Flight Sergeant Astley Arthur CRANFIELD

Service No: 420155
Born: Camden NSW, 17 August 1919
Enlisted in the RAAF: 11 October 1941
Unit: No. 460 Squadron, RAF Binbrook, Lincolnshire
Died: Air Operations (No. 460 Squadron Lancaster aircraft JA859), Germany, 22 September 1943, Aged 24 Years
Buried: Becklingen War Cemetery, Soltau, Niedersachsen, Germany
CWGC Additional Information: Son of Frederick Laurie Cranfield and Vera May Cranfield, of Concord, New South Wales, Australia.
Roll of Honour: Camden NSW
Remembered: Panel 107, Commemorative Area, Australian War Memorial, Canberra ACT
Remembered: MacArthur Park Obelisk, Camden NSW

Date: 22-23 September 1943
Target: Hanover
Total Force: Dispatched – 716, Attacking – 658
RAAF Force: No. 460 Dispatched – 20, Attacking – 20; No. 467 Dispatched – 10, Attacking – 10
Tons of Bombs Dropped: 2,357
Total Aircraft Lost: 25
RAAF Aircraft Lost: No. 460 – 2

Attention also turned at this time to the large cities in the west-central plain of Germany. Although only at medium range these had consistently escaped lightly owing to their location in featureless country which prevented precise identification. Hanover in particular gave a very unsatisfactory response on an H2S screen even for the most experienced radar operator, and although four heavy raids were made against this city, only one was really effective. The first raid took place in clear weather conditions and RAAF crews reported that bombing was well concentrated round the target indicators and that there were huge palls of fire and smoke. Photographs taken by No. 467 (Squadron RAAF) during the raid revealed that despite this optimism, the majority of bombs from that squadron fell about seven miles away from the true aiming point and only the southern suburbs were hit at all. Nearly 200 searchlights silhouetted the bombers against cloud and there were many desperate struggles with fighters which on this occasion had not been misled by diversionary attacks on Oldenburg and Emden. Another batch of German fighters was sent to attack the returning bombers as they neared their own airfields.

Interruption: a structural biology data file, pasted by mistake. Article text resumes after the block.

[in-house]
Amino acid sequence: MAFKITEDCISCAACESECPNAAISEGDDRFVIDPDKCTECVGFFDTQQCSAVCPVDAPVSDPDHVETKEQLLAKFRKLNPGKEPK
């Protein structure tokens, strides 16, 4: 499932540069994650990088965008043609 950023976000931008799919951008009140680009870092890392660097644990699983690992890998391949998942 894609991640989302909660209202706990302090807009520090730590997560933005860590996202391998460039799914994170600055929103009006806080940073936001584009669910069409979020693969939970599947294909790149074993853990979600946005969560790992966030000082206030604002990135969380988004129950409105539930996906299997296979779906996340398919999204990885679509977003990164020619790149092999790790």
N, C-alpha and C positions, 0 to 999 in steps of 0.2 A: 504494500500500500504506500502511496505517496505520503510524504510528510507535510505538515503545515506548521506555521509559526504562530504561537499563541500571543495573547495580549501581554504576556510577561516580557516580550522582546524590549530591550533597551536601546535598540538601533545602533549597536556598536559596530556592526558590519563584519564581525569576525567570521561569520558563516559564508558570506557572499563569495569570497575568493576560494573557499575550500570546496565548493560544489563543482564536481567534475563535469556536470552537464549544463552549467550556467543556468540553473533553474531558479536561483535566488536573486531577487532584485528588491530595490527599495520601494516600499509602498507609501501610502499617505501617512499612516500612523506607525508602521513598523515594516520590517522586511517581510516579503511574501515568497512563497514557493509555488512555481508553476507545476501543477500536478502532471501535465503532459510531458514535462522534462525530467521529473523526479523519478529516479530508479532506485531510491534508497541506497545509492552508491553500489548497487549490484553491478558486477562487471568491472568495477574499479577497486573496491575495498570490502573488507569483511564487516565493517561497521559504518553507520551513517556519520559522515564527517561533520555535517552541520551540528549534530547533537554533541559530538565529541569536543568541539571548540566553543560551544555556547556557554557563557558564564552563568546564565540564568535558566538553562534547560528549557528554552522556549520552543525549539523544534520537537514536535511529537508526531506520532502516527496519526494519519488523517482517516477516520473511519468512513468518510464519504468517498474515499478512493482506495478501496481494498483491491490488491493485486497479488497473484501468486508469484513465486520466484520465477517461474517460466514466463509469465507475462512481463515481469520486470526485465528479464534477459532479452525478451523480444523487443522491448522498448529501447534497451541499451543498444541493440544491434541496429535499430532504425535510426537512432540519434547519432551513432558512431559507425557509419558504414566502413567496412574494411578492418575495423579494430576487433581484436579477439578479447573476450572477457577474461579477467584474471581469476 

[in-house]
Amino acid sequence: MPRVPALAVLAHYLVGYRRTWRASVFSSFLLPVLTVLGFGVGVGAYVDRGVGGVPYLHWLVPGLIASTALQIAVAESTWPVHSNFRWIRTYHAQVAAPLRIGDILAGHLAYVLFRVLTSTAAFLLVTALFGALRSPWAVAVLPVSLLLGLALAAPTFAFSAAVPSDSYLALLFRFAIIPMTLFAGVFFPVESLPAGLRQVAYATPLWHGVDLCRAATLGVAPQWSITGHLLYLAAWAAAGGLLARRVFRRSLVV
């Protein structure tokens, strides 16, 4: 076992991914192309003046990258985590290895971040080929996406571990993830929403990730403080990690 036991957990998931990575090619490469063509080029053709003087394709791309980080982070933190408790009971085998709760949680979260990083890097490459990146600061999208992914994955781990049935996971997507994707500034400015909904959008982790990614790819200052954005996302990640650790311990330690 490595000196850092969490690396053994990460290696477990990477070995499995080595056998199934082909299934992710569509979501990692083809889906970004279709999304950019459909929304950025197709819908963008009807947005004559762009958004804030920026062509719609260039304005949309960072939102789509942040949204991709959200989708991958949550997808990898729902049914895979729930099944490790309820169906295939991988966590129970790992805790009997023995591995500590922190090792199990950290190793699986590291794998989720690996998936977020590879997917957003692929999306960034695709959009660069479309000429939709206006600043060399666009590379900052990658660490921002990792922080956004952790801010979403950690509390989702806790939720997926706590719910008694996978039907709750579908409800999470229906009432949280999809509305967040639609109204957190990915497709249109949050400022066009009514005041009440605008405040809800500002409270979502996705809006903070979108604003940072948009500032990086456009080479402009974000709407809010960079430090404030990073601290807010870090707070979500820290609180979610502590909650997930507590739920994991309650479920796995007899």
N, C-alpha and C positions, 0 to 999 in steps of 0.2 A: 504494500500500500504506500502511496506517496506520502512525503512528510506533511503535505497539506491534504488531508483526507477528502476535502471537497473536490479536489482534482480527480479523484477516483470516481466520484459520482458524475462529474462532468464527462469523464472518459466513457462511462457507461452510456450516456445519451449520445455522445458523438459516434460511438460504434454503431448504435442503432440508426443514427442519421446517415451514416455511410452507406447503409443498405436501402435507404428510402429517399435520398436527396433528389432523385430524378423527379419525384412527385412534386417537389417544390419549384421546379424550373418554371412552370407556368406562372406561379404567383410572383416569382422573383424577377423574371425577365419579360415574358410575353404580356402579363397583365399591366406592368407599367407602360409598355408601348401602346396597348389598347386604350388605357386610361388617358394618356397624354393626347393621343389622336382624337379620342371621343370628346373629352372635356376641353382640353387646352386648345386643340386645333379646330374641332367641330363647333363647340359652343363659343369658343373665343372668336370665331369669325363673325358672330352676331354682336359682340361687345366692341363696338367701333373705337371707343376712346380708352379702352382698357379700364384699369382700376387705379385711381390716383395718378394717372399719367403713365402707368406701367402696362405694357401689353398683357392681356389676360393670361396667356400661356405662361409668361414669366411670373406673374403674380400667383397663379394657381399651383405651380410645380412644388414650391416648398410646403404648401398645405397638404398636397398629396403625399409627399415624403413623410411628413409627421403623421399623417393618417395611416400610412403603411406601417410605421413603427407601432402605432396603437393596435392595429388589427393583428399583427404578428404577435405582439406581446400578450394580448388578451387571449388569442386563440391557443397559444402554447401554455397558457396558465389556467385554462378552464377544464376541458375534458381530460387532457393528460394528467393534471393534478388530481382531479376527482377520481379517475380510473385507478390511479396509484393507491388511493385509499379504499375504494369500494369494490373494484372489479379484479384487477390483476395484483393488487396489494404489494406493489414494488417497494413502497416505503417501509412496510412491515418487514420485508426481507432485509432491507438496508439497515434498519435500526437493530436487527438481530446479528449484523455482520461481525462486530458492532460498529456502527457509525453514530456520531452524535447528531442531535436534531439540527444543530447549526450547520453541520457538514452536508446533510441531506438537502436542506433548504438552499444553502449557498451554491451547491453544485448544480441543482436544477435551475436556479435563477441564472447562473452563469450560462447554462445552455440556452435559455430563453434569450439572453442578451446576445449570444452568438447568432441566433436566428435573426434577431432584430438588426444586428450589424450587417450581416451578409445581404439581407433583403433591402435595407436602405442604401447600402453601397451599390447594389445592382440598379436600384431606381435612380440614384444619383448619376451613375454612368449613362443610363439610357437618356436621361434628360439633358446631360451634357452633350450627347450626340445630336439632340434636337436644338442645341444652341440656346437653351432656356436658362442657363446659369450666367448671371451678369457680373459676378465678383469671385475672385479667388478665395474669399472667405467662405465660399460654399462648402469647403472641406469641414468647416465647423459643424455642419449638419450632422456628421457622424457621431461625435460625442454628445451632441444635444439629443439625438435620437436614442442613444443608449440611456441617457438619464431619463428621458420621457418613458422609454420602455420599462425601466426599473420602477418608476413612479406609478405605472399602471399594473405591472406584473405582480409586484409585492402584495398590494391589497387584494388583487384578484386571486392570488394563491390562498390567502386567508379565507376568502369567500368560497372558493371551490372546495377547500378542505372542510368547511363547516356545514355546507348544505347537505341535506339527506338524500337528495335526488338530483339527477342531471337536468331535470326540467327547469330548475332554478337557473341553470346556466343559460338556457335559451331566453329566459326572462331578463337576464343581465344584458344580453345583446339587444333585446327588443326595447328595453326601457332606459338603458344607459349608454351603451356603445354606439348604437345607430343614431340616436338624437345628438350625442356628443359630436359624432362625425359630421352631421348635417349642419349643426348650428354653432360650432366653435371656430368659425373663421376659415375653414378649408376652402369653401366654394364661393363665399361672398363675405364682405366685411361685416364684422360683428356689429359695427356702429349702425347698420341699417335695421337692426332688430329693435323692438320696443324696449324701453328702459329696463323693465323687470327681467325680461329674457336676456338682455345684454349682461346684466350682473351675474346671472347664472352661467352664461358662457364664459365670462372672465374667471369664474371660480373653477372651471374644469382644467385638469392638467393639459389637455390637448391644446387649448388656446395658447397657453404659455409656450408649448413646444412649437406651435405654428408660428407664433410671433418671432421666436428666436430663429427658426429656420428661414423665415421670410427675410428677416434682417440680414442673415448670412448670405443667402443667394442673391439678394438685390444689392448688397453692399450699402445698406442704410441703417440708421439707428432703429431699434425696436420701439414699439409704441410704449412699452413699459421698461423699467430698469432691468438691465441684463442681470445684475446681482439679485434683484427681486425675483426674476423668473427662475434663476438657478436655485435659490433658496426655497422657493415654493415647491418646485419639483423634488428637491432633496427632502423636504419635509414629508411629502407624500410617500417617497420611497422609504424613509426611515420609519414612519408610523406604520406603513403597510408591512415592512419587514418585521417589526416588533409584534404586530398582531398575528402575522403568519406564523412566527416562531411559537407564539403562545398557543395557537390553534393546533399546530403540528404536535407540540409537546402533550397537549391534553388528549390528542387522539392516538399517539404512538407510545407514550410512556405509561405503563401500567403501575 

Extracts from Herington, J. (John) (406545) Air War Against Germany and Italy 1939-1943, Australian War Memorial, Canberra, 1954 – Pages 604-5

Lancaster JA859 took off from RAF Binbrook at 1903 hours on 22 September 1943 to attack Hanover. The bomb load was 1 x 4,000 lb (pound) (1,800 kg) bomb, 56 x 30 lb (14 kg) and 1230 x 4 lb (2 kg) incendiaries. Nothing was heard from the aircraft after take off and it did not return to base. Twenty aircraft from the squadron took part in the raid. Following post war enquiries and investigations, it was established that the aircraft crashed on the east bank of the Weser River at Bremen-Walle north west from the city centre and all the crew were killed.

The crew members of JA859 were:

Sergeant Edward Clayton (1685180) (RAFVR) (Flight Engineer)
Flight Sergeant Astley Arthur Cranfield (420155) (Wireless Operator Air Gunner)
Flight Sergeant Kenneth Rae Galt (409683) (Navigator)
Sergeant Reginald Thomas Hampton (1312179) (RAFVR) (Air Gunner)
Flight Sergeant Harry Kenloch Lucy (409560) (Air Gunner)
Flight Sergeant Edward Moore Sibbit (5148) (Bomb Aimer)
Pilot Officer Charles Keightley Smith (413665) (Pilot)
Flying Officer Maxwell Thomas Lockwood Watson (420328) (Second Pilot)

No. 460 Squadron lost Lancaster DV219 (Flight Sergeant Ronald Hans Hansen (22001) (Pilot)) on 22 September 1943


Australian War Memorial Roll of Honour On-Line Records (RAAF Casualty Information compiled by Alan Storr (409804))
Commonwealth War Graves Commission On-Line Records
Department of Veteran’s Affairs On-Line WWII Nominal Roll
National Archives of Australia On-Line Record A705, 166/8/247
Register of War Memorials in New South Wales On-Line


Firkins, P. C. (Peter Charles) (441386) Strike and Return, Westward Ho Publishing City Beach WA, 1985

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